Salt Lake City Divorce Lawyer Represents Clients Throughout Utah

Reports show that someone who gets married in Utah is less likely to get divorced than someone in any other state. Still, more than 15 percent of Utah marriages end in divorce and many people stay in unhealthy relationships because they are wary of the legal process. However, with an experienced, trustworthy divorce lawyer by your side, you can protect your interests as you go through an important transition. In Salt Lake City, Victoria Cramer, a member of the Pia Hoyt firm, stands out as a proven, ethical and highly professional divorce lawyer. She understands that going through a divorce can be the toughest challenge of your life, and therefore strives to meet your needs by listening intently to your questions and concerns, and offering advice that is sound and tailored to your situation.

What are grounds for divorce in Salt Lake City, Utah?

To file for divorce in Utah, you must meet the residency requirement. You or your spouse are required to live in one of several Utah counties for at least three months prior to filing the petition for divorce. There are several fault-based grounds for divorce, such as adultery, cruelty and desertion. Petitioners who allege marital misconduct must be prepared to prove their allegations in court, which increases the cost of the case. Typically, the easier and less contentious path is to file a no-fault petition, requesting that the marriage be dissolved based on irreconcilable differences between the spouses.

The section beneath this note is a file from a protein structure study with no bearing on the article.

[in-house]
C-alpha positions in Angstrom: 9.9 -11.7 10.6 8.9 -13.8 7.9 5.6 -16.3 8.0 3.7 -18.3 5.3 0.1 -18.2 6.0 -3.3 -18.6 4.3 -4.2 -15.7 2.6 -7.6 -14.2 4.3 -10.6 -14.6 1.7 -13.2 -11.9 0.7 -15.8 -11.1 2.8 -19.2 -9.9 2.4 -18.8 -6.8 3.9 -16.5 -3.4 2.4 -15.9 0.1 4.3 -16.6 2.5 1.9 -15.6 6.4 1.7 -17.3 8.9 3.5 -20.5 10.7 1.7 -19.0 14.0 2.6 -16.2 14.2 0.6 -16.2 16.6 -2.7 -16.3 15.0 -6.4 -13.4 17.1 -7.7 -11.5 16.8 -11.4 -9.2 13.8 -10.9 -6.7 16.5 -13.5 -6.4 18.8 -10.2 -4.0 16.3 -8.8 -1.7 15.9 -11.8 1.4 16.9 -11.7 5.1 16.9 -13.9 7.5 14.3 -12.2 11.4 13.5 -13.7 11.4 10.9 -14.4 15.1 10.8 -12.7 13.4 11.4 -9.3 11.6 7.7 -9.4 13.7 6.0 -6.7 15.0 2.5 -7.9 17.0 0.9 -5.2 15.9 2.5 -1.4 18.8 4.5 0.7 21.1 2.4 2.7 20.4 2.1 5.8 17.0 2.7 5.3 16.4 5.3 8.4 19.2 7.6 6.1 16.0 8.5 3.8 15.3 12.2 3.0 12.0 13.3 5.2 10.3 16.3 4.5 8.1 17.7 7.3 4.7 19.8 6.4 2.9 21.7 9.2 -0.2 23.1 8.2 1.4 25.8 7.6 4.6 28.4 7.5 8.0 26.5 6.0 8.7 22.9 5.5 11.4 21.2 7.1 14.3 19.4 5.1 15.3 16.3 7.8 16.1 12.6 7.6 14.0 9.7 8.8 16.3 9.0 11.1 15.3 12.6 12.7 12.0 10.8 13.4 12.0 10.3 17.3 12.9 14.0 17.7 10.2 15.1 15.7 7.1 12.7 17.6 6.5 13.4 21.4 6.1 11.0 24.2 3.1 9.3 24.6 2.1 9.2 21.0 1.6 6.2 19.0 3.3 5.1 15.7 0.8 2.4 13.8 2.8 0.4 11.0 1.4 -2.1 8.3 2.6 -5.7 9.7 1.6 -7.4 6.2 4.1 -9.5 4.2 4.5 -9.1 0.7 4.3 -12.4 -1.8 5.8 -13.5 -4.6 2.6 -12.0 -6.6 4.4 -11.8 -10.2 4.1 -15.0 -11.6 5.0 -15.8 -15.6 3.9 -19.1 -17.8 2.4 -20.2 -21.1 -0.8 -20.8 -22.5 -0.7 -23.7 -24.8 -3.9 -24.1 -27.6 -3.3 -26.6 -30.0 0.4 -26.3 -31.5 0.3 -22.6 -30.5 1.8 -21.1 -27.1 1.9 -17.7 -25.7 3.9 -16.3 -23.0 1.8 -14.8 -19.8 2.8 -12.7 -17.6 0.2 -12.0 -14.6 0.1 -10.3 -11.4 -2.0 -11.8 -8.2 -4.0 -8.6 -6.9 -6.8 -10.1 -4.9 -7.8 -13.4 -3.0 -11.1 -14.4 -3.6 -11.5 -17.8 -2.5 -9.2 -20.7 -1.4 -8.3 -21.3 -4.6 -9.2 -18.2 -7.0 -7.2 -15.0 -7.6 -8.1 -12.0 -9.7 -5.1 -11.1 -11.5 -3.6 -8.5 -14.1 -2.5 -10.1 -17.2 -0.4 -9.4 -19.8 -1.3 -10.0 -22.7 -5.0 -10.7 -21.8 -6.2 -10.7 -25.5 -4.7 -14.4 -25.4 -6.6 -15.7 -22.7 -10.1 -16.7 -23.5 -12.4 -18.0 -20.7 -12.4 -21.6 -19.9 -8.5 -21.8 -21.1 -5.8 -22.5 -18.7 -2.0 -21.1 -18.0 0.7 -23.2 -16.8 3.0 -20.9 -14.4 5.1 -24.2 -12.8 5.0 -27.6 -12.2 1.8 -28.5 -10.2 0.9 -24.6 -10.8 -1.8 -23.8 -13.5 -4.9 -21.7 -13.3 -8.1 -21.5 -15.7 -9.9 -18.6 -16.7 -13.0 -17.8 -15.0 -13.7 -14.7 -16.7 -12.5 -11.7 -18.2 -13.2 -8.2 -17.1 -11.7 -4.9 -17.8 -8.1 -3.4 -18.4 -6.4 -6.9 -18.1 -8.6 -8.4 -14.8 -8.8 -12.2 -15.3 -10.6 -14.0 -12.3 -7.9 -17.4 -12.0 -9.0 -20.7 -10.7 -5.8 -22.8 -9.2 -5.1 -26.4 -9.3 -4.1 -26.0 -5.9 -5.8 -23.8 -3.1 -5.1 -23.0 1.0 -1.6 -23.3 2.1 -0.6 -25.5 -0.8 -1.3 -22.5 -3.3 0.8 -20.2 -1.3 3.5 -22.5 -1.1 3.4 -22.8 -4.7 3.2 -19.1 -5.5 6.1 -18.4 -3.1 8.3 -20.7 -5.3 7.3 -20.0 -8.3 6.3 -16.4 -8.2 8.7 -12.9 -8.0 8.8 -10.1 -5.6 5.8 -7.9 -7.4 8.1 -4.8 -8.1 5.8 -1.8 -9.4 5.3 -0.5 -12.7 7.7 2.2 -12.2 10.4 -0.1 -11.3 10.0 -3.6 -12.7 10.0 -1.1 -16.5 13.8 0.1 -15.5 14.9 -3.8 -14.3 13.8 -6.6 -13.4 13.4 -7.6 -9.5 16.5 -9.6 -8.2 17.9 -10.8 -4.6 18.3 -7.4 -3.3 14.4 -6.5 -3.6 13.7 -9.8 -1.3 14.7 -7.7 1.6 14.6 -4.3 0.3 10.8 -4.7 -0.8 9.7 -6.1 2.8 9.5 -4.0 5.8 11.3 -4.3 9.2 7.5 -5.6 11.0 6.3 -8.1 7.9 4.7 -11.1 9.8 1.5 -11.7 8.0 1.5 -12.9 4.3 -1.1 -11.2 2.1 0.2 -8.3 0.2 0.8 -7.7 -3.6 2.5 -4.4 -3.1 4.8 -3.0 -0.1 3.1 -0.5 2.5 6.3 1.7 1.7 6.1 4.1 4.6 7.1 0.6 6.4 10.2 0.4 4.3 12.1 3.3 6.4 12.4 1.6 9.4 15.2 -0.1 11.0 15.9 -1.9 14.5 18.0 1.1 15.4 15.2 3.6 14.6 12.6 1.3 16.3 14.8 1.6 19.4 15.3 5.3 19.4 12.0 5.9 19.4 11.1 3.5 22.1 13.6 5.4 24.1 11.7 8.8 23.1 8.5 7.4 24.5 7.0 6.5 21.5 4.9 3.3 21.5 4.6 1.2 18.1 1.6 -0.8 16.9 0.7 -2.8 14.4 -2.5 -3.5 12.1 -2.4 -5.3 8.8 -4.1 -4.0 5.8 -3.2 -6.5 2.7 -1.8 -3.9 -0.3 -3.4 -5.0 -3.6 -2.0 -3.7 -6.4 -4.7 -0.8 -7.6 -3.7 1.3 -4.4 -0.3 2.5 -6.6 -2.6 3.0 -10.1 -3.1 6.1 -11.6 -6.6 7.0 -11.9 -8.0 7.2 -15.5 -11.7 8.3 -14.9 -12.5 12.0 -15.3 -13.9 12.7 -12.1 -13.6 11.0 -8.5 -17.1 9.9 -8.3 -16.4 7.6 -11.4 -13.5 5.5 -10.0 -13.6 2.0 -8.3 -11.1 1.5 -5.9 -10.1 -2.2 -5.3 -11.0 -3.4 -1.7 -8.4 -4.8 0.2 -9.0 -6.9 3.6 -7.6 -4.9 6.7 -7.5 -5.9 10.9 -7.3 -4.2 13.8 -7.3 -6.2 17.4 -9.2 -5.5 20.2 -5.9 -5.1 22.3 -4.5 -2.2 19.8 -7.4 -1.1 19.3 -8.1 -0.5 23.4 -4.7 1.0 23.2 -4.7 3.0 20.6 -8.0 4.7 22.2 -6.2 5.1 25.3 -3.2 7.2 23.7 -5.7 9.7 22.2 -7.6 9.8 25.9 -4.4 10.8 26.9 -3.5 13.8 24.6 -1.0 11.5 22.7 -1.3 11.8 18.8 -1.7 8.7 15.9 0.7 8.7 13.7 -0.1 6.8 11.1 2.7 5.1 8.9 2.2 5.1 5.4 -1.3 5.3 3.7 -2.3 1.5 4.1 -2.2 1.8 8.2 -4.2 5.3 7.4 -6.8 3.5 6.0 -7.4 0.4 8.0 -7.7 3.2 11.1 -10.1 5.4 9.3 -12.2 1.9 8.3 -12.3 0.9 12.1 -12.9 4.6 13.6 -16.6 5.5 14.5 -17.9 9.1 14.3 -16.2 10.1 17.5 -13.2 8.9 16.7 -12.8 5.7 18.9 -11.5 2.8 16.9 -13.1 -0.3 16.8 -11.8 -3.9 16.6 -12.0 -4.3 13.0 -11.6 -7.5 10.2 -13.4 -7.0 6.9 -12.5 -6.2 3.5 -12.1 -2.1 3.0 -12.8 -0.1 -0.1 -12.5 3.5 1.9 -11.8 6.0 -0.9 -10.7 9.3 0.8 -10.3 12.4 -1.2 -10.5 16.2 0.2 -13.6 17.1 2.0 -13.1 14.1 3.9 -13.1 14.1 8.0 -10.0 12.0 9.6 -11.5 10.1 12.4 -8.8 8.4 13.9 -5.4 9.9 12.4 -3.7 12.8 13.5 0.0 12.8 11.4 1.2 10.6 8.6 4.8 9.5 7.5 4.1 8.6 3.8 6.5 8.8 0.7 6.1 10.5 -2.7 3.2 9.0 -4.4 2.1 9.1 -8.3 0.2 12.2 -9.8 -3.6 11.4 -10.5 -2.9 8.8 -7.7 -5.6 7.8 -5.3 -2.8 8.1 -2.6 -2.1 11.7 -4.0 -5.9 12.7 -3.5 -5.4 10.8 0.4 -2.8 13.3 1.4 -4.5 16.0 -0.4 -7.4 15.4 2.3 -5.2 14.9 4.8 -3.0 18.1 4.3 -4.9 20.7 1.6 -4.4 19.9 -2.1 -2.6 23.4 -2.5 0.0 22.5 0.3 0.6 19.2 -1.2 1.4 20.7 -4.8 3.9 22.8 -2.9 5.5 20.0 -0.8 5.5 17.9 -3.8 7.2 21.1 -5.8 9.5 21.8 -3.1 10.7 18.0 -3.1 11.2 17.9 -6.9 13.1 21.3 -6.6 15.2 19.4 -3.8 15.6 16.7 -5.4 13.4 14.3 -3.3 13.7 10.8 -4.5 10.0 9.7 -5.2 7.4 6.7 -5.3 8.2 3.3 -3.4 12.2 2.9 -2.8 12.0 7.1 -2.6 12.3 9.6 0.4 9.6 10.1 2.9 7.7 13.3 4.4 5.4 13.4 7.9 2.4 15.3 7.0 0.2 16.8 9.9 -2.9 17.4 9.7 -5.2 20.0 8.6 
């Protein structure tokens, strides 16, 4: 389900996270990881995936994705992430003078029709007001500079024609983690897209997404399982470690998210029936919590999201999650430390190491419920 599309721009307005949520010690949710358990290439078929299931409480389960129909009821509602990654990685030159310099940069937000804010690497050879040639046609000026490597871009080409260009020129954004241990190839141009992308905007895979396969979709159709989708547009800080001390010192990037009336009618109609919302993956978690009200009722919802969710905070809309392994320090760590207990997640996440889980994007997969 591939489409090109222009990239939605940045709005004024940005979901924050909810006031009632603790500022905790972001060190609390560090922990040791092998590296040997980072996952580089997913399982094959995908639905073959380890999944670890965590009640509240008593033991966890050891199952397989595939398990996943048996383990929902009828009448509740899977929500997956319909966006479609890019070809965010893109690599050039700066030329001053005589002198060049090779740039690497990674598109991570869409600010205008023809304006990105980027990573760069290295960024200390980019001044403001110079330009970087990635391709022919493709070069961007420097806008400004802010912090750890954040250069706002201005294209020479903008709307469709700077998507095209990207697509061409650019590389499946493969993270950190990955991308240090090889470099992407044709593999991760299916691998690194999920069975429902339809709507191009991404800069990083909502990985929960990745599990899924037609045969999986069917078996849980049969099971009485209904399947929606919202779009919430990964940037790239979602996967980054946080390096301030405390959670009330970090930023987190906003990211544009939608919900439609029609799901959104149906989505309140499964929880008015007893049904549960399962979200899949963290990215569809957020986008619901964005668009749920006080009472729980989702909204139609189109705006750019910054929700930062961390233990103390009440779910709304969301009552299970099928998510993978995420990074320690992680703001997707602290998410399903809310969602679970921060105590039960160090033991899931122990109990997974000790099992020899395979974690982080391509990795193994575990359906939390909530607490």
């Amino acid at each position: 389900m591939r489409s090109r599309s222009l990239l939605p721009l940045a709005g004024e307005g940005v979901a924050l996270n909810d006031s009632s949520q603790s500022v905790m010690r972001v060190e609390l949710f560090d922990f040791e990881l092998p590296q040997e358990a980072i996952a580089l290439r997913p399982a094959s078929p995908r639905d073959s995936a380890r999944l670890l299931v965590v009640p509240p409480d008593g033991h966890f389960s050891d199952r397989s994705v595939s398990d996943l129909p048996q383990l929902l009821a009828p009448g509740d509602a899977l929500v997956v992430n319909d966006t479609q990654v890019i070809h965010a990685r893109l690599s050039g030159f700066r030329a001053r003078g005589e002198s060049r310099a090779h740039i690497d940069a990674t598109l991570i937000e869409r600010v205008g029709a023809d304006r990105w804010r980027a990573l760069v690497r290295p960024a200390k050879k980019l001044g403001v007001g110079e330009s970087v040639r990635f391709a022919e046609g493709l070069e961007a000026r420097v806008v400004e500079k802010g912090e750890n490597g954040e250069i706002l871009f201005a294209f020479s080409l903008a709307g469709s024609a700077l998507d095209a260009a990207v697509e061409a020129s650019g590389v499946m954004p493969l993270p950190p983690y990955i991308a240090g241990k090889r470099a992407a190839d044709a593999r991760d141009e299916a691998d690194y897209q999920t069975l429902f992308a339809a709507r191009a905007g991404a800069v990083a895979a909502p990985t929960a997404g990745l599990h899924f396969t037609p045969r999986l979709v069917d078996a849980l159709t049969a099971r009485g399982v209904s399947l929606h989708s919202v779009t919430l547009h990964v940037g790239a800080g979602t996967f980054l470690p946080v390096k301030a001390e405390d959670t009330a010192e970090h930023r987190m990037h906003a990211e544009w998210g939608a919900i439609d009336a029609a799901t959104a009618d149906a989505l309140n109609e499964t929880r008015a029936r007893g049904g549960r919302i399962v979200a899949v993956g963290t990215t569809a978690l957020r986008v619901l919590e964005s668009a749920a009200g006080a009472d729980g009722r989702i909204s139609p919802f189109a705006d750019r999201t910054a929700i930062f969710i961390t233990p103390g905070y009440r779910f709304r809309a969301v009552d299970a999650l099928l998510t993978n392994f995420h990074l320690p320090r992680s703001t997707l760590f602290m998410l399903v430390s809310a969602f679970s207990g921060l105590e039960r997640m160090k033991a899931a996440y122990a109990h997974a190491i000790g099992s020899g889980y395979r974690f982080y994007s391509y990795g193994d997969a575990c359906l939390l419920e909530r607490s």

The divorce process in Utah

Before a court can issue an order dissolving a marriage, the spouses must either reach a marital settlement agreement or go to trial to obtain a decision on or more of these issues: alimony, child custody, child support and the division of marital property. The legal marriage dissolution process can include the following stages:

  • Divorce petition — To obtain a divorce in Utah, one spouse must file a Petition for Divorce in district court. Attorneys usually draw up these documents for the Petitioner (also known as the Plaintiff). The Petition requests a dissolution of the marriage along with certain terms for alimony, child custody, child support and property distribution. The initial petition is usually a wish list from which to begin negotiations. The Petitioner must arrange for someone to serve the Respondent spouse with a copy of the Petition and a court summons.